Tag Archives: Cost of living

Florida Next Winter

Note: This post was first published Jan. 8, 2015 on one of my experimental blogs. Now it’s December 2015. The year has come and gone, and a new winter will begin Dec. 21. And I’m not in Florida yet. My excuse is that major life decisions take time. I’m working  on it. 

Baby, it’s cold outside!

Tuesday, we had snow and 26 degrees. Wednesday, it was 17 degrees in late afternoon, and down to 12 degrees by the time I got home from work, around 9:30 p.m. I live in the Mid-Atlantic states. The climate here is supposed to be relatively moderate.

Except when it’s not. Tonight, it’s cold as a witch’s tit.

The heater in my 216-square-foot apartment runs constantly all night. It can’t raise the temperature inside high enough to cut off.

Is it any wonder that every year about this time, my thoughts turn to Florida? I’ve only been there once. I flew into the Tampa airport to help rescue my brother (he was very ill) and drive him back to Maryland. I have very little direct experience of Florida, but I know a lot about it second-hand. (Update: Took a two-week road trip to Florida in June 2015 to research housing options. So I’ve made a little progress.) Continue reading

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Filed under Frugal living, Housing, Life, Social Security

AARP Online Retirement Livability Index

A new AARP Livability Index can tell you how your city or town (or the place you’re thinking about relocating) ranks as a place to live and grow older. The Livability Index, which can rate practically any neighborhood in the U.S., goes live this week, according to The Washington Post and a host of other mainstream media outlets. You can find it at aarp.org/livabilityindex. (Interestingly, many MSM sources fail to give the url for the new AARP tool.)

AARP describes the new resource as follows:

“The Livability Index is a signature initiative of the Public Policy Institute to measure the quality of life in American communities across multiple dimensions: housing, transportation, neighborhood characteristics, environment, health, opportunity, and civic and social engagement.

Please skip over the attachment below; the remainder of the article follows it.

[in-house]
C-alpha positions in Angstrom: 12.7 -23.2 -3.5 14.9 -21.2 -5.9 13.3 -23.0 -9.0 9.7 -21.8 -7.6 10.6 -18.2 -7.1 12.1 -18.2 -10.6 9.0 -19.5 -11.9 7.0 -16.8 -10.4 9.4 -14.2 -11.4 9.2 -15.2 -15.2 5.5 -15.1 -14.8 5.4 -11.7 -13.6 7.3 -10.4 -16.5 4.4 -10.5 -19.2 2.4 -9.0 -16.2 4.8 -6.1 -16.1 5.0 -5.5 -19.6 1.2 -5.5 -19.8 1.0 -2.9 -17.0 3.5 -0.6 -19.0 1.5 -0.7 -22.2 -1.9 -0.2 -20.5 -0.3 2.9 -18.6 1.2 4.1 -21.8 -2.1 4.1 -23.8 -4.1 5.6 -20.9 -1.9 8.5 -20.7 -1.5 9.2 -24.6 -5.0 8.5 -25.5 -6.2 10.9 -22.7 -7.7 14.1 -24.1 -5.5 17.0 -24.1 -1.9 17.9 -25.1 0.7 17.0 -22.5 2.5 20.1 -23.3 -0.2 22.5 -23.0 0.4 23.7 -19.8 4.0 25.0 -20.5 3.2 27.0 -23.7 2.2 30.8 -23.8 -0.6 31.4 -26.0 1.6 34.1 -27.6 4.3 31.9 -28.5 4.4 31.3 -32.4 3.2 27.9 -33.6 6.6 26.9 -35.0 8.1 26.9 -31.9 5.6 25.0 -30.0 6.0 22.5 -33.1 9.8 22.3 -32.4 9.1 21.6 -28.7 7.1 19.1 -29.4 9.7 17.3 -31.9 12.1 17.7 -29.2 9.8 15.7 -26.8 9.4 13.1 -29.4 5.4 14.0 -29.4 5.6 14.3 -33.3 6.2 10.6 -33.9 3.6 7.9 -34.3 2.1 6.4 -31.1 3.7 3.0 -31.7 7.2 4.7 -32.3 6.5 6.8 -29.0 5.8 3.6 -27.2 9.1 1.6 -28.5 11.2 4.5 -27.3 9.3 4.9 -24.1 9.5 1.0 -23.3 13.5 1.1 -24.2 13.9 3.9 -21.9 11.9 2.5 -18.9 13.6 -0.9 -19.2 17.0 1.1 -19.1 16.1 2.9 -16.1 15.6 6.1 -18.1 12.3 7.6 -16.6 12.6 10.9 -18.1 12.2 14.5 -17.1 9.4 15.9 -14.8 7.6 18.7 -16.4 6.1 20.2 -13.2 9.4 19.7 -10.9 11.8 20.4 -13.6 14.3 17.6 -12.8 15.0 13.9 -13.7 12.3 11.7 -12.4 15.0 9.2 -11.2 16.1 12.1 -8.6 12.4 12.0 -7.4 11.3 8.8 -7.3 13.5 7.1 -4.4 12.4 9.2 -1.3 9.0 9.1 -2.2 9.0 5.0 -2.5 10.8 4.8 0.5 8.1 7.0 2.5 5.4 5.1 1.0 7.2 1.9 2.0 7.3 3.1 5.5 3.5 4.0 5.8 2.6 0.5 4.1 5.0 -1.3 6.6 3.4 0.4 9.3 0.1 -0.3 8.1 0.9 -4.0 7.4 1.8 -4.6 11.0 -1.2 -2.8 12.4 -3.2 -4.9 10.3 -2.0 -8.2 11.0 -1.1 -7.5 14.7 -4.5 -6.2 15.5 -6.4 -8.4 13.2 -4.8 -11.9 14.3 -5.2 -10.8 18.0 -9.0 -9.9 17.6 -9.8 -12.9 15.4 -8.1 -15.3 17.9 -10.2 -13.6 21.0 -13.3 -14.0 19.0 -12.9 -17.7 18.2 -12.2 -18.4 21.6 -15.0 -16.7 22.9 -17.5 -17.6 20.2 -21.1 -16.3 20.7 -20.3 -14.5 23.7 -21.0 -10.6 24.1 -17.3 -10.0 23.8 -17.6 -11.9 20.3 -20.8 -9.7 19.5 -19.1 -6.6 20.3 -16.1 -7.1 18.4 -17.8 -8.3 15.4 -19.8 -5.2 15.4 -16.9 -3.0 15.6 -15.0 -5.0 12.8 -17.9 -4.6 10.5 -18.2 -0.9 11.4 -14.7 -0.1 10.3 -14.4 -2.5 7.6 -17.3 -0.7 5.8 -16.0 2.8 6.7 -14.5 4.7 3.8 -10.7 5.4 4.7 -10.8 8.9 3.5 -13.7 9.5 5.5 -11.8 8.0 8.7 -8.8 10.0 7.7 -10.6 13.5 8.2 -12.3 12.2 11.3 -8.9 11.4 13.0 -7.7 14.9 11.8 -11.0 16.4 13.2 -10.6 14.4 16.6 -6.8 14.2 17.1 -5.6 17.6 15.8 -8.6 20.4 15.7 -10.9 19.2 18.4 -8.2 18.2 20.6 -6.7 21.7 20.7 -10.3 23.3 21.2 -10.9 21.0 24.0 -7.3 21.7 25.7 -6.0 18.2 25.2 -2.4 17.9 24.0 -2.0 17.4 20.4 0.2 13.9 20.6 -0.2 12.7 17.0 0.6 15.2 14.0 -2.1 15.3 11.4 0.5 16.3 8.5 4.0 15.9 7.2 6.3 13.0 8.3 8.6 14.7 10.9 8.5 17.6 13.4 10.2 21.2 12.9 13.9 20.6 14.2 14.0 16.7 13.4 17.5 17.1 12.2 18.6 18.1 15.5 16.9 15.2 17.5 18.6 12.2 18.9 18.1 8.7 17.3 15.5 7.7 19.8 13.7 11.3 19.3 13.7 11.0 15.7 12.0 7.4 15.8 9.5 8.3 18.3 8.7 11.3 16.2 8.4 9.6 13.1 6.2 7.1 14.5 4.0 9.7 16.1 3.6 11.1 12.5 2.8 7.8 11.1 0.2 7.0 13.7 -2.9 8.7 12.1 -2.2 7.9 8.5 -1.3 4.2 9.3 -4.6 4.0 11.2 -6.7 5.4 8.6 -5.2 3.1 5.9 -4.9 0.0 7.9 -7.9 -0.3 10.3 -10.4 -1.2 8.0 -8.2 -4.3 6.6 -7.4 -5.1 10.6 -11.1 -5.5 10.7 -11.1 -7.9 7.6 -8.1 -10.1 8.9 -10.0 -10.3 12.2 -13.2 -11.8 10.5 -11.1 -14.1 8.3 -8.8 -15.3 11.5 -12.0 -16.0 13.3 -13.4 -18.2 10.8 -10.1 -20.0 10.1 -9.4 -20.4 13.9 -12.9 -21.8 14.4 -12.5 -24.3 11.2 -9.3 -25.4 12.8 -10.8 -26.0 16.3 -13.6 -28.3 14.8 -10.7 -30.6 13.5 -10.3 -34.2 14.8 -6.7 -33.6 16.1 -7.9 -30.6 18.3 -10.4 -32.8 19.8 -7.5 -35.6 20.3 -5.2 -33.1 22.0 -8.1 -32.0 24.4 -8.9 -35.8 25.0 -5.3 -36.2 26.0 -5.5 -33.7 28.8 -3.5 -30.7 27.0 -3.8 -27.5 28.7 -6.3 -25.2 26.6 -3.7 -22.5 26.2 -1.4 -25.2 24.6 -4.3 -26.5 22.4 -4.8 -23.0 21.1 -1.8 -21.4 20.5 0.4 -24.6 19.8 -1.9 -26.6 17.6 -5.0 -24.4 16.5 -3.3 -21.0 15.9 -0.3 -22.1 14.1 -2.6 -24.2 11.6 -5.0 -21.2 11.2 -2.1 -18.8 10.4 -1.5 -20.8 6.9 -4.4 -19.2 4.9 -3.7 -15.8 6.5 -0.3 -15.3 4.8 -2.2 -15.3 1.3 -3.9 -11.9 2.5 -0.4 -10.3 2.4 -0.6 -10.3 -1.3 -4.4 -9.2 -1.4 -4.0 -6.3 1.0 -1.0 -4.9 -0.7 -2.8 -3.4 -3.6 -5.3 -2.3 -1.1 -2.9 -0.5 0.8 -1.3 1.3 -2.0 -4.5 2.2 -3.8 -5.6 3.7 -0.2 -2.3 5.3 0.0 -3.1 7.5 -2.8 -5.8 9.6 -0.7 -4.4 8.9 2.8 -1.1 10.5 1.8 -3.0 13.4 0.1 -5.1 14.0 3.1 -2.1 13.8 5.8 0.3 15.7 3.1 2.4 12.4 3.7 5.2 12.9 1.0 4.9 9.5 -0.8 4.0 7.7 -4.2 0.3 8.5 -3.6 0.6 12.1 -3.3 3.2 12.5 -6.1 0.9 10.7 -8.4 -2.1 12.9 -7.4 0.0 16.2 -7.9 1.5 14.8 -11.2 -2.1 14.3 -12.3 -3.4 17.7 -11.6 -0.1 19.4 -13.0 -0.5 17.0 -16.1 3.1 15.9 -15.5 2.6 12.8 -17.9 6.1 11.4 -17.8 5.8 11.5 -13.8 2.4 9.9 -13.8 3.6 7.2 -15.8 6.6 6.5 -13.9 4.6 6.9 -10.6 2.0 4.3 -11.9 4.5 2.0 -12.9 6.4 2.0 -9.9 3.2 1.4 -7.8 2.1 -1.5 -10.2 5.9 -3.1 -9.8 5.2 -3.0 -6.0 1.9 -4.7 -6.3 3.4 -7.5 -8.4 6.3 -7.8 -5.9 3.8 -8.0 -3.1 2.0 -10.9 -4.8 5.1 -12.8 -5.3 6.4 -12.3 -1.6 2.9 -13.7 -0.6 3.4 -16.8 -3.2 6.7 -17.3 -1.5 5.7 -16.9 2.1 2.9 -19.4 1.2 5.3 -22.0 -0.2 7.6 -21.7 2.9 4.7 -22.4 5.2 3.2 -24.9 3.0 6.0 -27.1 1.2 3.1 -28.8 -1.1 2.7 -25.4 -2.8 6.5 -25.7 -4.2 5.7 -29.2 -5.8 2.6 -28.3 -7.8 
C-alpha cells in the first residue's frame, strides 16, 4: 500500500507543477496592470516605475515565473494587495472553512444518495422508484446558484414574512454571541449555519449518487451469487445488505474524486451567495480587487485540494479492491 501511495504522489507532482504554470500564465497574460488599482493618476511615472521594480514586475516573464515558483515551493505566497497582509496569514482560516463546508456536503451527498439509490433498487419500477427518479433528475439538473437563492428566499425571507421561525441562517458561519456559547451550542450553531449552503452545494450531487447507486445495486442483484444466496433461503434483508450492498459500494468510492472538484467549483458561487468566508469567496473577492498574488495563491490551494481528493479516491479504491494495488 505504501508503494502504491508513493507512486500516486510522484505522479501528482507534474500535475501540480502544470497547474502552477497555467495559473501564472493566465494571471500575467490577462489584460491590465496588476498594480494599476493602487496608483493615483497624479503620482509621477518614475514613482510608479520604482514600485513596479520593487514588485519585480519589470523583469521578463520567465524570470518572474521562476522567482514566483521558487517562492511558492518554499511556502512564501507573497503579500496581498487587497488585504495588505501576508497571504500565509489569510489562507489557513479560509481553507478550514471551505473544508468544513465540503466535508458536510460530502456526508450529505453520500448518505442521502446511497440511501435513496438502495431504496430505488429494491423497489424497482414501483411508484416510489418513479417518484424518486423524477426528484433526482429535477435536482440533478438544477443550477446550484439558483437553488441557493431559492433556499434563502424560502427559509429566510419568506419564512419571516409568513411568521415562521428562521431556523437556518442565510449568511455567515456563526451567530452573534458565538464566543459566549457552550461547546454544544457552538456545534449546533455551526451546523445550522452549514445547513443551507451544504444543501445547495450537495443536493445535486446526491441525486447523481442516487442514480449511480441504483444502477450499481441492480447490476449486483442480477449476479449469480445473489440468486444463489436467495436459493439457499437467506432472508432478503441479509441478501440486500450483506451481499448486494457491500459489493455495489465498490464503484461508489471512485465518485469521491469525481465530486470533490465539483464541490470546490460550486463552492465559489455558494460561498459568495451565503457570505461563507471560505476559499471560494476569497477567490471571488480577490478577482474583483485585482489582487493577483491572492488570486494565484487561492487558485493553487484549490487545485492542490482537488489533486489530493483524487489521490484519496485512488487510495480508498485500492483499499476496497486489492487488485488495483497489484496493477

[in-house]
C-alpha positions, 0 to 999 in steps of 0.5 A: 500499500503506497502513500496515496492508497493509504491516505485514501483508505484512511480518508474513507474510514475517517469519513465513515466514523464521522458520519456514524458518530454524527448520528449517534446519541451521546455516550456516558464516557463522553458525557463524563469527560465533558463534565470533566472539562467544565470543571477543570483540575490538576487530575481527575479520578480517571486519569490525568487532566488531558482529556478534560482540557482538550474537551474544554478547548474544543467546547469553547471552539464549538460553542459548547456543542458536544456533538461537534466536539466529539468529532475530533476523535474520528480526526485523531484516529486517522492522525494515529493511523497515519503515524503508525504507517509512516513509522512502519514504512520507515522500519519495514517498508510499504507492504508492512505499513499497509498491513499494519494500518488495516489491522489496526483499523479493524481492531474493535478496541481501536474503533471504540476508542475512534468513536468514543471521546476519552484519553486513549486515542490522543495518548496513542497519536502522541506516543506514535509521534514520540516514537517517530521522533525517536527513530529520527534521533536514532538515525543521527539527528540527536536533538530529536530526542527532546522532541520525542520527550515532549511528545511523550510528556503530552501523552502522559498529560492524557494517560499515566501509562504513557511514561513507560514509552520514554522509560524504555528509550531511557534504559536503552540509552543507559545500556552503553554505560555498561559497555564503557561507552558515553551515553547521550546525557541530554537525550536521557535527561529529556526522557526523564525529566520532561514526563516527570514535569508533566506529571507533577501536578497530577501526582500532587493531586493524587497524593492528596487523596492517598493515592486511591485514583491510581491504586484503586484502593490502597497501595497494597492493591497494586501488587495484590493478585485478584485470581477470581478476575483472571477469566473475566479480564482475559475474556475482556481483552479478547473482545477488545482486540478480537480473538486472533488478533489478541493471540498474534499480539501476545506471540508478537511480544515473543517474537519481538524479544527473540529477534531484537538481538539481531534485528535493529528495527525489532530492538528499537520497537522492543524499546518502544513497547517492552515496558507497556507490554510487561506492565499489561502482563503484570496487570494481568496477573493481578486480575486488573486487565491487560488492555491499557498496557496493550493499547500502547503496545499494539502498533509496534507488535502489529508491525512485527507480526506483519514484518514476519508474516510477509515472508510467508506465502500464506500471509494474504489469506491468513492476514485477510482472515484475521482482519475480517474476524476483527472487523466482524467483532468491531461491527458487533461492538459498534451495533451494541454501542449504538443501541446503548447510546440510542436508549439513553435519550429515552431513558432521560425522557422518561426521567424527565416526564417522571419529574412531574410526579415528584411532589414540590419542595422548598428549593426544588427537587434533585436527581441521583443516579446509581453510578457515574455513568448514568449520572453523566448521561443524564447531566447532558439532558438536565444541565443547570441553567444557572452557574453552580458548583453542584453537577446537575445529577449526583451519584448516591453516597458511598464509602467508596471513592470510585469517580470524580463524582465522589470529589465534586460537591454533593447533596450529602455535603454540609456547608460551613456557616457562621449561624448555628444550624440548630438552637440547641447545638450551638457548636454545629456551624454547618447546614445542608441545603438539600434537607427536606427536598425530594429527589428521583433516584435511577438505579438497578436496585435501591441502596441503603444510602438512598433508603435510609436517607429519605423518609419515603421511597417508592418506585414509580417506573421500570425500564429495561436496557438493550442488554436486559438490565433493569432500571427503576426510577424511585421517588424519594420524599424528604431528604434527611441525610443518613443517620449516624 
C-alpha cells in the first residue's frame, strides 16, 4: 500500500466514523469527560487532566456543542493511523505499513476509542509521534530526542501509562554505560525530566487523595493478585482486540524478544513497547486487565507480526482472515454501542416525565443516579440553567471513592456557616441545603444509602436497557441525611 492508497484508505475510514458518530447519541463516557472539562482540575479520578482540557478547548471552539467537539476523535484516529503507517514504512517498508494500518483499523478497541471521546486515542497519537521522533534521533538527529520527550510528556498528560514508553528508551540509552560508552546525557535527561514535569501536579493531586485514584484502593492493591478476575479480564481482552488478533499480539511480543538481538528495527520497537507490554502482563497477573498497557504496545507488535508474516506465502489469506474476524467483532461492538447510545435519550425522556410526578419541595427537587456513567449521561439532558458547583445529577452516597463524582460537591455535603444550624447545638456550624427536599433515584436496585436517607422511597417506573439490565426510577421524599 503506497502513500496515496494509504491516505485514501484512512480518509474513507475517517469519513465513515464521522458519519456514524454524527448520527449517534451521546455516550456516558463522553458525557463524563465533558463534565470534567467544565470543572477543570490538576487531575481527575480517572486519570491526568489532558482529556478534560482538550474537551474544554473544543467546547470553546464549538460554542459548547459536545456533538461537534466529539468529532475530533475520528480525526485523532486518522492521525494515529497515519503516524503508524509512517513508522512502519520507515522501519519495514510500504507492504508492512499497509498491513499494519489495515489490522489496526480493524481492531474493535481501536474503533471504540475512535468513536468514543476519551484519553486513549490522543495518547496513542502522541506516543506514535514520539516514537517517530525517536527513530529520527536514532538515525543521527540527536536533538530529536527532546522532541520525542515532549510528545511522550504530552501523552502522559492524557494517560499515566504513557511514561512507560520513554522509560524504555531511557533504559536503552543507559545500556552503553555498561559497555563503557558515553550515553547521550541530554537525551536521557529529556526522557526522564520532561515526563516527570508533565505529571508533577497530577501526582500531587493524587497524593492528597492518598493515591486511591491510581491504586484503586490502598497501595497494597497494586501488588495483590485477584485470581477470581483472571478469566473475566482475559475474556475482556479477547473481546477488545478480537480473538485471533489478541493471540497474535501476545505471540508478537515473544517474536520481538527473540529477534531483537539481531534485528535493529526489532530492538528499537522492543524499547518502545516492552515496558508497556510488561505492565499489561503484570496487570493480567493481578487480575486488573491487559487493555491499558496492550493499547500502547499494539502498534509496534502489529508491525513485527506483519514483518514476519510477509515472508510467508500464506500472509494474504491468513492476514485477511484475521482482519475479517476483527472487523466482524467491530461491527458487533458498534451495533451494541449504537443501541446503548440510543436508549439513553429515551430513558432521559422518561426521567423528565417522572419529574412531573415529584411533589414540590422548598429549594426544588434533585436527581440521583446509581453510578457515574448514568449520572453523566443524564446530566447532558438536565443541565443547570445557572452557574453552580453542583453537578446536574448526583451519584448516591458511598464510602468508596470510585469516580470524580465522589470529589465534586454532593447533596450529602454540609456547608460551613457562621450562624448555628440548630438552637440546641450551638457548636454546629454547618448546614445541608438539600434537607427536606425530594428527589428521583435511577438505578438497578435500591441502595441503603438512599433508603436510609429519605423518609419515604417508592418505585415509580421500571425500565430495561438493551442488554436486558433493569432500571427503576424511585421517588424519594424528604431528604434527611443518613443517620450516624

An interactive, easily navigated website, the Livability Index allows users to compare communities, adjust scores based on personal preferences and learn how to take action to make their own communities move livable.”

I entered my Maryland zip code into the system and found out in about half a second that my Gaithersburg neighborhood rates 59 on a scale of zero to 100. I also received specific ratings on the following livability measures:

  • Housing (affordability and access)
  • Transportation (safe and convenient options)
  • Environment (clean air and water)
  • Health (prevention, access and quality)
  • Engagement (civic and social involvement)
  • Opportunity (inclusion and possibilities)

Housing in my neighborhood rates a measly 36. Not a surprise to me. I already know that generally speaking, you can’t buy or rent a home in Montgomery County, MD, unless you’re affluent. You need two middle-class incomes or one high income to support a family here. (That’s why I’m researching communities in Florida. The cost of living in many parts of Florida is quite reasonable, compared to the Maryland suburbs. Needless to say, the AARP Livability Index will be a great help in my search.)

On the positive side, my neighborhood rates high in Health (79), and gets pretty good scores of 64 on both Neighborhood and Engagement. (I’m doubtful about the high rating for Engagement. If AARP considered voter turnout in the last election, we would rank much lower.)

Transportation rates 56. Even if you own a car, that’s an optimistic number. The Washington, D.C. area is notorious for rush hour traffic. If you depend on public transportation, I dunno. My part of Montgomery County is past the end of the line for the Metro subway. And Metro overall? I don’t have to ride the subway every day, and I’m glad I don’t. MARC commuter trains are good if both your home and workplace are near a rail station.

The transportation score could go up or way down in the future, depending on whether our leaders and voters are willing to fund plans for the Purple Line in the southern parts of Montgomery and Prince Georges Counties, and Bus Rapid Transit in northern Montgomery.

Take a look at the AARP Livability Index. How does your hometown rate? Are your civic leaders going to be bragging, or running for cover?

— John Hayden

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Filed under Aging, Housing, Life, Maryland